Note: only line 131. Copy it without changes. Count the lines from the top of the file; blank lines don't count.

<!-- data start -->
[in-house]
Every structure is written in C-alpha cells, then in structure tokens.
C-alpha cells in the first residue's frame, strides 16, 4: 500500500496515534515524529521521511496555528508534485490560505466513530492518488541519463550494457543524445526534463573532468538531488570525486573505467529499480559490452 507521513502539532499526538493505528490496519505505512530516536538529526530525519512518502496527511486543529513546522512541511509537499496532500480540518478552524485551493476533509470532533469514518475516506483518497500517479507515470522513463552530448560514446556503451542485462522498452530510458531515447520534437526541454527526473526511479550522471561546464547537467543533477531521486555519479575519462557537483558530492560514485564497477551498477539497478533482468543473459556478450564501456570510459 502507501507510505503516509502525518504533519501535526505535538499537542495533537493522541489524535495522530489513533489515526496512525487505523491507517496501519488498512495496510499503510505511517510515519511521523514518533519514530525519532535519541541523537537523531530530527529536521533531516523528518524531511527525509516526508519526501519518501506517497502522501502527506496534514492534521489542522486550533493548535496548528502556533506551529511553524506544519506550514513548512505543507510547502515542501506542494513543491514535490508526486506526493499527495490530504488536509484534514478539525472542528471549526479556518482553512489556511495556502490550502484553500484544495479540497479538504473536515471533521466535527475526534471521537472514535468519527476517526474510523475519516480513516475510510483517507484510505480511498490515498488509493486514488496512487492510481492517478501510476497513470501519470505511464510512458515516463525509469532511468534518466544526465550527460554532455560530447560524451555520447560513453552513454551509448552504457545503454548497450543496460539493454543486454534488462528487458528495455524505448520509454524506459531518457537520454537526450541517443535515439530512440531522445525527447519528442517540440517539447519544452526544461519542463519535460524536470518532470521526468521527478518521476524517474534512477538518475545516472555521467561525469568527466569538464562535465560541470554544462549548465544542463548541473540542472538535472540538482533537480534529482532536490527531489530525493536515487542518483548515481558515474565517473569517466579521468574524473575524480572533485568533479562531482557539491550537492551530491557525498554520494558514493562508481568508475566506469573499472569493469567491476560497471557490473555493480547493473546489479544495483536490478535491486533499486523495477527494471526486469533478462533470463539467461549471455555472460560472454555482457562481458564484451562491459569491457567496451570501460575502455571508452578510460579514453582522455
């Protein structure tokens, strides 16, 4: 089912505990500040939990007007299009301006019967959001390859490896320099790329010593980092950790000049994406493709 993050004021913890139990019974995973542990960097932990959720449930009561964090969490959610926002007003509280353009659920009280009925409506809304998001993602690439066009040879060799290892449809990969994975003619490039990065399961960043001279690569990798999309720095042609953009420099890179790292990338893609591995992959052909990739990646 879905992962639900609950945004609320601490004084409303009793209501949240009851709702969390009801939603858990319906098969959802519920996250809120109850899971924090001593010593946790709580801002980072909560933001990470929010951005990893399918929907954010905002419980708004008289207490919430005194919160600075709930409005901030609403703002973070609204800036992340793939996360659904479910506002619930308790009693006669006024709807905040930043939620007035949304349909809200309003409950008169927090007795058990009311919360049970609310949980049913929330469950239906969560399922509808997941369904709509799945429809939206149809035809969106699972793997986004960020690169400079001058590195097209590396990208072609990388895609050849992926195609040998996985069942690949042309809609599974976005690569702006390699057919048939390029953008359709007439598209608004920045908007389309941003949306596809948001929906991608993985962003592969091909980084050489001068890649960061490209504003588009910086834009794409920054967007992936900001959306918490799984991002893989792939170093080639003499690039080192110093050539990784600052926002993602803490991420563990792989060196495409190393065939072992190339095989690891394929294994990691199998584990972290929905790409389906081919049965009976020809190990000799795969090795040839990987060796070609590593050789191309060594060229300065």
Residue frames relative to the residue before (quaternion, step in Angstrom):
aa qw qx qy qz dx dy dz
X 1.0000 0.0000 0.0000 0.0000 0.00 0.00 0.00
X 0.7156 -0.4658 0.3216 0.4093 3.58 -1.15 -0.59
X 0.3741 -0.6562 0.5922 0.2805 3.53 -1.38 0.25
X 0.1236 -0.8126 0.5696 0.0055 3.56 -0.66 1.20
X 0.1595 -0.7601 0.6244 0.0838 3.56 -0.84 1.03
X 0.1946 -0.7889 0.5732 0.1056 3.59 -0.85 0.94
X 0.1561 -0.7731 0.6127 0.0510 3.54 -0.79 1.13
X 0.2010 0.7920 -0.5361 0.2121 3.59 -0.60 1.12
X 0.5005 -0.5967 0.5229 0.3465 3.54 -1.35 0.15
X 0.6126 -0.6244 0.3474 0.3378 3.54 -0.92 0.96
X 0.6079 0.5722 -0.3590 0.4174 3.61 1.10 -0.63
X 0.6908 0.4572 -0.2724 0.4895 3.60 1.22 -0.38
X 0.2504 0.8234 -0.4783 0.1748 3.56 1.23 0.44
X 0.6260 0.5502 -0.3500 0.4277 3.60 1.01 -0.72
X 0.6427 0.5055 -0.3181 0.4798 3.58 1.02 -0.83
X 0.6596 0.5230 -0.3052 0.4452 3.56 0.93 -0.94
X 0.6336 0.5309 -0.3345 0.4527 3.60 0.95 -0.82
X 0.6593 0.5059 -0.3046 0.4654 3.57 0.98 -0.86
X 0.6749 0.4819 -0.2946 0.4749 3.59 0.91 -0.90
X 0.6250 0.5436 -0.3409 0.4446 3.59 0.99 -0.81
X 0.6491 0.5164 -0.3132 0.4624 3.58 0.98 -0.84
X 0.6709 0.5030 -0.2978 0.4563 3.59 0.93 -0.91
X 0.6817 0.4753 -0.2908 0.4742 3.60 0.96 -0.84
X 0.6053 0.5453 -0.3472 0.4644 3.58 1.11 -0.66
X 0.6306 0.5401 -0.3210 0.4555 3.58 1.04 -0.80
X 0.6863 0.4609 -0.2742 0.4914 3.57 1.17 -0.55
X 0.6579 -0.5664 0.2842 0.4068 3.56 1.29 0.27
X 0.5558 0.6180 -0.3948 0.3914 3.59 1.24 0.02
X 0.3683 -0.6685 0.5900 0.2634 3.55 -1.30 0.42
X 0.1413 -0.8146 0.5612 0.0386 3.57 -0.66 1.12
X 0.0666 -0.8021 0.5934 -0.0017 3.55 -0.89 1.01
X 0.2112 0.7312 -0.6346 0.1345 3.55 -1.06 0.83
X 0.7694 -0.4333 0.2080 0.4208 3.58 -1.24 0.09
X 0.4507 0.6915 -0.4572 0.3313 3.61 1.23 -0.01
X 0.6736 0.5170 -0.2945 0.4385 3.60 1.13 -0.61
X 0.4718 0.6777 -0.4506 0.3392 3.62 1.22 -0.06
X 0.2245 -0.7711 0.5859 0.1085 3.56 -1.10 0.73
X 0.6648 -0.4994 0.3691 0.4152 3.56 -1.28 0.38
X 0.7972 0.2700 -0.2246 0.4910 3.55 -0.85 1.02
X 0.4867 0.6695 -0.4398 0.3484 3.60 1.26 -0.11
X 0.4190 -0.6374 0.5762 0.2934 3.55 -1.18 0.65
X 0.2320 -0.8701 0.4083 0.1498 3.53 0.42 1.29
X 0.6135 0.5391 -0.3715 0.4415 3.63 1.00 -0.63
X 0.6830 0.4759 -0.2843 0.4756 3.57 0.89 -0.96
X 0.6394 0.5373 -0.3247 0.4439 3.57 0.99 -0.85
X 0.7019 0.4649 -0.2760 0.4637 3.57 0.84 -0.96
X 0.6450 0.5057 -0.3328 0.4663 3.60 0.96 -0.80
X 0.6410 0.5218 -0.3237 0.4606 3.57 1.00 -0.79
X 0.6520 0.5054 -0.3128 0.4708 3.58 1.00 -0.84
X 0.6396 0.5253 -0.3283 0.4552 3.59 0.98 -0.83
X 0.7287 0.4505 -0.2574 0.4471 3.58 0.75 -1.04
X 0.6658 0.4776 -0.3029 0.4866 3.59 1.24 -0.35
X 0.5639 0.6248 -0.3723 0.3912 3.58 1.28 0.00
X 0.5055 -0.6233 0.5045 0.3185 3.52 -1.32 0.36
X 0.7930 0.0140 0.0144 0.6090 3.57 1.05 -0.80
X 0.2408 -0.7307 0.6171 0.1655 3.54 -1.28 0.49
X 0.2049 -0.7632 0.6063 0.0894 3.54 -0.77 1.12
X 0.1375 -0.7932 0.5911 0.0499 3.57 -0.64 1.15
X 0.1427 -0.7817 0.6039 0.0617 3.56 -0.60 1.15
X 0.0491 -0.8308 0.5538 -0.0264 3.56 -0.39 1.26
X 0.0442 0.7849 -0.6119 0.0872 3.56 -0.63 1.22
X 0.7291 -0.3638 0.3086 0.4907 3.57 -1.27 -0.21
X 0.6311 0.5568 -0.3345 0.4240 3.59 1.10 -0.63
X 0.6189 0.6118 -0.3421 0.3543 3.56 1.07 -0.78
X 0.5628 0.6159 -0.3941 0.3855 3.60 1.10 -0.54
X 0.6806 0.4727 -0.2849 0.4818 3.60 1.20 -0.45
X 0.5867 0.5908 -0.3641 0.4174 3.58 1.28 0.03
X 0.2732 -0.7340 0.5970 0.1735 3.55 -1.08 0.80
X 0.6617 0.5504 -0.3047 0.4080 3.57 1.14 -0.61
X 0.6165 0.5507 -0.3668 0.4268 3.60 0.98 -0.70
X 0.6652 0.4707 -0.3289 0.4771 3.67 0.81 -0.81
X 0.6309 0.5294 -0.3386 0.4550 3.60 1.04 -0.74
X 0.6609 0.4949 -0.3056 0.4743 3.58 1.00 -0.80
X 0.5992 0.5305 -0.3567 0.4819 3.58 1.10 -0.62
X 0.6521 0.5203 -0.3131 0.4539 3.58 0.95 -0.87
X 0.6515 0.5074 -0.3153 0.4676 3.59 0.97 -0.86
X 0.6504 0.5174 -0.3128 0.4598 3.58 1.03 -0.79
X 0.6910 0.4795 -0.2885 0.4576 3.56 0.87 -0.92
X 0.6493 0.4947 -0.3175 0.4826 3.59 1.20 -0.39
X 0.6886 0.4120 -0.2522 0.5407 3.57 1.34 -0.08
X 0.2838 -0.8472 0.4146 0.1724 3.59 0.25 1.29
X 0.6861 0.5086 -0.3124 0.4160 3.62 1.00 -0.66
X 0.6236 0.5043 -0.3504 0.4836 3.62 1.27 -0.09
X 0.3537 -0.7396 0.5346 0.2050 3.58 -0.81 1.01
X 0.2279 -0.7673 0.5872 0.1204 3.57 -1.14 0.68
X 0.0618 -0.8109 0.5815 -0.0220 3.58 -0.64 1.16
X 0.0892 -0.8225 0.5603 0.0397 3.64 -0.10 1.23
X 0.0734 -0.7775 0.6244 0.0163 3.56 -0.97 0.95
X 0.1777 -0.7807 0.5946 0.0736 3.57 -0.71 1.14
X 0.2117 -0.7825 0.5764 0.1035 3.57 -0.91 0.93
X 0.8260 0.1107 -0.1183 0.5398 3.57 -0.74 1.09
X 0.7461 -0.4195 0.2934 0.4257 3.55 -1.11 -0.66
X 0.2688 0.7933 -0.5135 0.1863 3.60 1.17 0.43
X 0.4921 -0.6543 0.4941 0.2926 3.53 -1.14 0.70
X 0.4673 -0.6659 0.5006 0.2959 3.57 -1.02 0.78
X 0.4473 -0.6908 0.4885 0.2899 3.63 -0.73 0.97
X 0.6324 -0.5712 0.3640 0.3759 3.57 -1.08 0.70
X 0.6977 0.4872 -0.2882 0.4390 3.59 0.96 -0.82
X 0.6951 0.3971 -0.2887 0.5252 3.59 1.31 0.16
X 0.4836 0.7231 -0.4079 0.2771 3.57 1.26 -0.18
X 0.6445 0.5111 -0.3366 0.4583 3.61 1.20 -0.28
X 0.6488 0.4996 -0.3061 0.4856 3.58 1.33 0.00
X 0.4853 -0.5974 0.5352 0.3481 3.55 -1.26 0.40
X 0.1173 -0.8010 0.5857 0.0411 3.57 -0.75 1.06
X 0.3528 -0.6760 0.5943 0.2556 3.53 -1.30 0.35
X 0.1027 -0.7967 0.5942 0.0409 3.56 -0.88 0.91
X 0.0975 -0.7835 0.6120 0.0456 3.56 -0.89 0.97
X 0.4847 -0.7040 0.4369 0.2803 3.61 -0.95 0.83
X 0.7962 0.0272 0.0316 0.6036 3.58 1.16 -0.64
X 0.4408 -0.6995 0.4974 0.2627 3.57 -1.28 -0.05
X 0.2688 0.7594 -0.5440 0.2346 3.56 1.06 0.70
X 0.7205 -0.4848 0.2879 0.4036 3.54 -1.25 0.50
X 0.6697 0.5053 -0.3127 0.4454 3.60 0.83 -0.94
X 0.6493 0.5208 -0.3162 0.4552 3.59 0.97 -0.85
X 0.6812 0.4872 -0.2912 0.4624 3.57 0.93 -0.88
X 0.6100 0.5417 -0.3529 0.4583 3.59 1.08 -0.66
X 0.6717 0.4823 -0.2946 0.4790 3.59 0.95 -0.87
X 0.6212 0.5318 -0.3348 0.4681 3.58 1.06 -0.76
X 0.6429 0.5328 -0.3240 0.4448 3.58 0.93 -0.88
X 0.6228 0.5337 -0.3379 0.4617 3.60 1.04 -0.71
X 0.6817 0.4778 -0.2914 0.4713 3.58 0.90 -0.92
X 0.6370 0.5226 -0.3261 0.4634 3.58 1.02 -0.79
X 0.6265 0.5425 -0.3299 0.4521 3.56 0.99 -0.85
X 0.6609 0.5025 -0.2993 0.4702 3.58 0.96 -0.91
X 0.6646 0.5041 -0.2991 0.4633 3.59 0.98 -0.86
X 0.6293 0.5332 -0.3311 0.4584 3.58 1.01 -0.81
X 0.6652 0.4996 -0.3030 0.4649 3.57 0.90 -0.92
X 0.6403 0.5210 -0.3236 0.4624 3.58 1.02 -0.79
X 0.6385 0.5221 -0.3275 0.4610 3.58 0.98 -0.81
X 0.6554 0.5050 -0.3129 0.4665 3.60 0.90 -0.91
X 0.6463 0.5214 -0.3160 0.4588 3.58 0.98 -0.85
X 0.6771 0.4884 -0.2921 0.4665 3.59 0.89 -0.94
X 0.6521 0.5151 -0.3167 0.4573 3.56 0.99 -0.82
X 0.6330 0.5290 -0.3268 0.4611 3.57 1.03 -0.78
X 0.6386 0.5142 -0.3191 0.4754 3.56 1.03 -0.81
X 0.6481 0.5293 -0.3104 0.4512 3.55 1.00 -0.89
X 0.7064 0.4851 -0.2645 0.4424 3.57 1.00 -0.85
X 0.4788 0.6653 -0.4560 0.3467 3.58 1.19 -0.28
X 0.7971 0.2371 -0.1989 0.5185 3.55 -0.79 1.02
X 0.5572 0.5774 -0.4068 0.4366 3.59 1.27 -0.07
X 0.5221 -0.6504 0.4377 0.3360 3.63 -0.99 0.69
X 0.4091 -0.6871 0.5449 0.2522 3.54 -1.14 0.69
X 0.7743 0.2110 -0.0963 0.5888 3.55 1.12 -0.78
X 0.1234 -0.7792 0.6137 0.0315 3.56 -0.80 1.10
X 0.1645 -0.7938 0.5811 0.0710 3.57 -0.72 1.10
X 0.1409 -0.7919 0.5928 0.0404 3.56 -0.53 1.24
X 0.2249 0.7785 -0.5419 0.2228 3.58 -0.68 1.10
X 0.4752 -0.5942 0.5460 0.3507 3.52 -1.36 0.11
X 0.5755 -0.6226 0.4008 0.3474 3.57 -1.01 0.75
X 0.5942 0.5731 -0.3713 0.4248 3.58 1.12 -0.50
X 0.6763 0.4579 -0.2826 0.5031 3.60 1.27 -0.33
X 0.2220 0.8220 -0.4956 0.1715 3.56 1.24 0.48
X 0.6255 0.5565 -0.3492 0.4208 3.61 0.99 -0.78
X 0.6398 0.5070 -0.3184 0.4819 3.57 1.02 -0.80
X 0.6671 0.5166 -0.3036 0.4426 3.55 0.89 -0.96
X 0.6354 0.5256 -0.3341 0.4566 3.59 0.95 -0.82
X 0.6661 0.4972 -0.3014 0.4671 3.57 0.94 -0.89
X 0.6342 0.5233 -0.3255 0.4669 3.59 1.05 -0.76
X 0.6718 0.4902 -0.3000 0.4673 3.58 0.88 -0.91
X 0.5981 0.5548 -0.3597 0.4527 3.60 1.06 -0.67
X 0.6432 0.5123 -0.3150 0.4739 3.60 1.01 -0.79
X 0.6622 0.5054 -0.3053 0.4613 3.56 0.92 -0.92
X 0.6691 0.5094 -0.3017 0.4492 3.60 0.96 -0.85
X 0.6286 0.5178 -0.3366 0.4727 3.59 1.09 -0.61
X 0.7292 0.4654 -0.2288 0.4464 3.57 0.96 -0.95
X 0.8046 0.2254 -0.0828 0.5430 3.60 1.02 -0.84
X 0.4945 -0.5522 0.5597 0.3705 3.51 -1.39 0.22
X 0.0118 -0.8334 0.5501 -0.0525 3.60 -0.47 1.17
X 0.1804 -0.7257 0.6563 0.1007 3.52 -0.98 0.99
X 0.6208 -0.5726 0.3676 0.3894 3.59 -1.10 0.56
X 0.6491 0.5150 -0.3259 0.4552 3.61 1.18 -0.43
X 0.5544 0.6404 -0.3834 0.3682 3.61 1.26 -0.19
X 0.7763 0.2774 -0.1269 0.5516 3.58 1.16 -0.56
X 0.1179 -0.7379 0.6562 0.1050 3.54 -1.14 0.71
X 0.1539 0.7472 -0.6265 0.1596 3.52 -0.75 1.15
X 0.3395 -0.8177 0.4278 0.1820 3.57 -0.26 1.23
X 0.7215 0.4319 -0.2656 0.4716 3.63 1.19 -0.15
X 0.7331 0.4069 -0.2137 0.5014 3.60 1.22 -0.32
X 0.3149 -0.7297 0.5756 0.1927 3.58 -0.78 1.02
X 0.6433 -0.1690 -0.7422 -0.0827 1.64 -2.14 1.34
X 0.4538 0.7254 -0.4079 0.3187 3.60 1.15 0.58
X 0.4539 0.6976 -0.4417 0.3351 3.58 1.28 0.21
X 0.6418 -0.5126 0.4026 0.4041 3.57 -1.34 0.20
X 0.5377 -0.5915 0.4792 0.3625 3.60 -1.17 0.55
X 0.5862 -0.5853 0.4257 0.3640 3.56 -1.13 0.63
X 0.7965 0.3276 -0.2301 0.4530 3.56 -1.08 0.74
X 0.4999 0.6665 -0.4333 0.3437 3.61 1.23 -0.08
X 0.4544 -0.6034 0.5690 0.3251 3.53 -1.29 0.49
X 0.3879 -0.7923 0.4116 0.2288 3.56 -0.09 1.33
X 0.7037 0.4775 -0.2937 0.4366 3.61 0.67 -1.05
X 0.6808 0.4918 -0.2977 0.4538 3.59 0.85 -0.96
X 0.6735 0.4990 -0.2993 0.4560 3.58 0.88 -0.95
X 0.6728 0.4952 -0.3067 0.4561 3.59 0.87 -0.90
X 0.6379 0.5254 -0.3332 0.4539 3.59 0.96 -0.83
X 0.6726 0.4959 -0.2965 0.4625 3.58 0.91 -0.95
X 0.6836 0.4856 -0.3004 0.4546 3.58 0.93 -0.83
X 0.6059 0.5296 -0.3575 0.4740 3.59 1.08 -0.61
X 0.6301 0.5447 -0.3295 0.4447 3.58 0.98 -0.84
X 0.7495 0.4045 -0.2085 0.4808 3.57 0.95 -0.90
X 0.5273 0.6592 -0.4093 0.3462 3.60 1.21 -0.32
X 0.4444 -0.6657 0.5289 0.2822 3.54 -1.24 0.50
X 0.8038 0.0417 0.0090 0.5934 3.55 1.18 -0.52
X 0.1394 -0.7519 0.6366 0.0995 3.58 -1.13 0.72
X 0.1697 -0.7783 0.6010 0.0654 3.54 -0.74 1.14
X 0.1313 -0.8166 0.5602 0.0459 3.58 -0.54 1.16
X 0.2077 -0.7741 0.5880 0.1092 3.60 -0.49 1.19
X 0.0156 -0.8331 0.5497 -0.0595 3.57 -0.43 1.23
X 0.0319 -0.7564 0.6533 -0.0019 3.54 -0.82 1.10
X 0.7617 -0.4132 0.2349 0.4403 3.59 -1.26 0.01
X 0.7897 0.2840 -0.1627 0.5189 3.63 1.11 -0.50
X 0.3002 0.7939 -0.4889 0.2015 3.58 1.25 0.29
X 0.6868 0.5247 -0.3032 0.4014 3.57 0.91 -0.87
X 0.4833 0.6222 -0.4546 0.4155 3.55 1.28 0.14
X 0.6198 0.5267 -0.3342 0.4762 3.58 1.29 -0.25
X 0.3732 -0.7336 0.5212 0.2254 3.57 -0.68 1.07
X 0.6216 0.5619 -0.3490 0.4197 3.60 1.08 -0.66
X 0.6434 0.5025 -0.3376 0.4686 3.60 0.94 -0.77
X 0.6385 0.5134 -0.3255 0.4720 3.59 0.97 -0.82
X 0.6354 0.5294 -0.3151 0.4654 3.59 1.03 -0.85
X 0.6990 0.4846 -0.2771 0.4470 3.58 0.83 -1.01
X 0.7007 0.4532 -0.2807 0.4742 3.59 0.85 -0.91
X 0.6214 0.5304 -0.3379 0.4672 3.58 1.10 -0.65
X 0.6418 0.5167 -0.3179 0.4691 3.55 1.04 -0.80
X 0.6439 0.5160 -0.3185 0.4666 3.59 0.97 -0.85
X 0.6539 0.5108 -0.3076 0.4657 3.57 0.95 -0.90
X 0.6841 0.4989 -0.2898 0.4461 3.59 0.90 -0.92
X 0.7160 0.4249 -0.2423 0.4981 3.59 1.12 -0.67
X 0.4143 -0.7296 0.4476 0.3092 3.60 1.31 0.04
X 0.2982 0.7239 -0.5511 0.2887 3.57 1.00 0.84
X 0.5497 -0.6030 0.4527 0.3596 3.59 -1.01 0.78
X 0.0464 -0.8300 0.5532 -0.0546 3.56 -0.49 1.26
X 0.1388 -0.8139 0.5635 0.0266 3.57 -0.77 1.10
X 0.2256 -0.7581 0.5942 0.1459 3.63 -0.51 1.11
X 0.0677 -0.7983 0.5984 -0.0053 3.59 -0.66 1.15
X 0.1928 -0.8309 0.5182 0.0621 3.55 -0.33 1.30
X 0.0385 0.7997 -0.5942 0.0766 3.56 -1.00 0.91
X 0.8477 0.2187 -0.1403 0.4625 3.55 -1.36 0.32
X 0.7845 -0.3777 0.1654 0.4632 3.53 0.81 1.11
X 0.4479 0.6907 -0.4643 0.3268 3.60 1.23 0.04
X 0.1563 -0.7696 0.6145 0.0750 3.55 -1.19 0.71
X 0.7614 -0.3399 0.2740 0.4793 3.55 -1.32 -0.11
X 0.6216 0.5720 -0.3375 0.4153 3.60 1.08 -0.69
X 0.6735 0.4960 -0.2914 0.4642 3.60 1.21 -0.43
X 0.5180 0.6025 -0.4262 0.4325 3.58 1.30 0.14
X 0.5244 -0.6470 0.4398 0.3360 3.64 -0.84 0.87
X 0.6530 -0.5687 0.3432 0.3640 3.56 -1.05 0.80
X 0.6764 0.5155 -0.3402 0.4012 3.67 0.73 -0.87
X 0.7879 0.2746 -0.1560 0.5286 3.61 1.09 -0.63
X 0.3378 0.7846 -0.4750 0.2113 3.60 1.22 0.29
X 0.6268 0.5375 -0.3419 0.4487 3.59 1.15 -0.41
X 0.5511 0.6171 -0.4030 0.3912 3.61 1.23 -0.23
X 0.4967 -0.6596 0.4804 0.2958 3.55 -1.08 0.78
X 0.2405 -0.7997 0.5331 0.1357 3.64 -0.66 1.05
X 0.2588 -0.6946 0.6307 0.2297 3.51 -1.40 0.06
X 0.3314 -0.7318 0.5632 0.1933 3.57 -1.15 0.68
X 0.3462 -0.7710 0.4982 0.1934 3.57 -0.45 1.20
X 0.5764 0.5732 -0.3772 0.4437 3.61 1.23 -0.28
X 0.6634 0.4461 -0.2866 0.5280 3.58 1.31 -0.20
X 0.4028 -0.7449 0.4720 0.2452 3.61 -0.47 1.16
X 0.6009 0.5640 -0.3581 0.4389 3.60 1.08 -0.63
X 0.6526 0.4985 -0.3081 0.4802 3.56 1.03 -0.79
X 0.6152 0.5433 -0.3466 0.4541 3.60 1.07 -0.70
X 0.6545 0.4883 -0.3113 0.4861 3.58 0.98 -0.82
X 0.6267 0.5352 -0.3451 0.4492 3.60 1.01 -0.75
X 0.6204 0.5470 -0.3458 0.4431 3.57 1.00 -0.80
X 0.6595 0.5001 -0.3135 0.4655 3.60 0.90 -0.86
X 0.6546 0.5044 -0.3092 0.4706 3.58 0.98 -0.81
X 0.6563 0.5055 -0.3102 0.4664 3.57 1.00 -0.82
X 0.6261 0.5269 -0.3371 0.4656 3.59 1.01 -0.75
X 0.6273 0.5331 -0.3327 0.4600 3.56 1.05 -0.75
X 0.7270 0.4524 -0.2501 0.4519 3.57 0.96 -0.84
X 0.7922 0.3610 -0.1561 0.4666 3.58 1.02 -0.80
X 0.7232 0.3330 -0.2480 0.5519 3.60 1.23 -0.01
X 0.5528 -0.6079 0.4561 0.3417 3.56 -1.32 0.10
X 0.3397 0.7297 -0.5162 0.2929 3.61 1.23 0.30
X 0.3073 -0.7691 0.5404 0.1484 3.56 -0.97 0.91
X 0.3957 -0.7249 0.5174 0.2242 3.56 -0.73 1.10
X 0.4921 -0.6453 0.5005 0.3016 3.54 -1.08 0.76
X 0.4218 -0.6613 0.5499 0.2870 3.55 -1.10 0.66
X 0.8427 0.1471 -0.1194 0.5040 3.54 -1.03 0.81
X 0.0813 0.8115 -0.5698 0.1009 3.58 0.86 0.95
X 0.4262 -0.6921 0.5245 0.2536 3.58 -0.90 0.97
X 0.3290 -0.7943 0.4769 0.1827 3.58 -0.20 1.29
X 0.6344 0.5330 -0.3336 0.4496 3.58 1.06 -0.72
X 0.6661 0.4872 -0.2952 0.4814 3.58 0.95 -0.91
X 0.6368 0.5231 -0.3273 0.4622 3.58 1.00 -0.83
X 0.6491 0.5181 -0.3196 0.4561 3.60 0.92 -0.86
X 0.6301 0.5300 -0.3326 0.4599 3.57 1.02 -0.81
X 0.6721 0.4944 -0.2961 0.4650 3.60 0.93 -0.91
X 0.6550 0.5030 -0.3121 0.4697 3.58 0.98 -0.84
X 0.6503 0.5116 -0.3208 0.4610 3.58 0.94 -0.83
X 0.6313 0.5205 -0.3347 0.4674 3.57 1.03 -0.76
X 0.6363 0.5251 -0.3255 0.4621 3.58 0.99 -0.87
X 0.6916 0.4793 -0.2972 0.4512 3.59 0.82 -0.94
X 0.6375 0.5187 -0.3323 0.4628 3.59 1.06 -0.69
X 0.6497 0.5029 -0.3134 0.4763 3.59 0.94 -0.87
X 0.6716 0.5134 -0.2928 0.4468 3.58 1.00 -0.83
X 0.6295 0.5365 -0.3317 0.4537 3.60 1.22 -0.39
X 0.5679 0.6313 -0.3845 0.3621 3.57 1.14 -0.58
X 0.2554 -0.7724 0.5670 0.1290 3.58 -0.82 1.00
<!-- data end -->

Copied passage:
X 0.6646 0.5041 -0.2991 0.4633 3.59 0.98 -0.86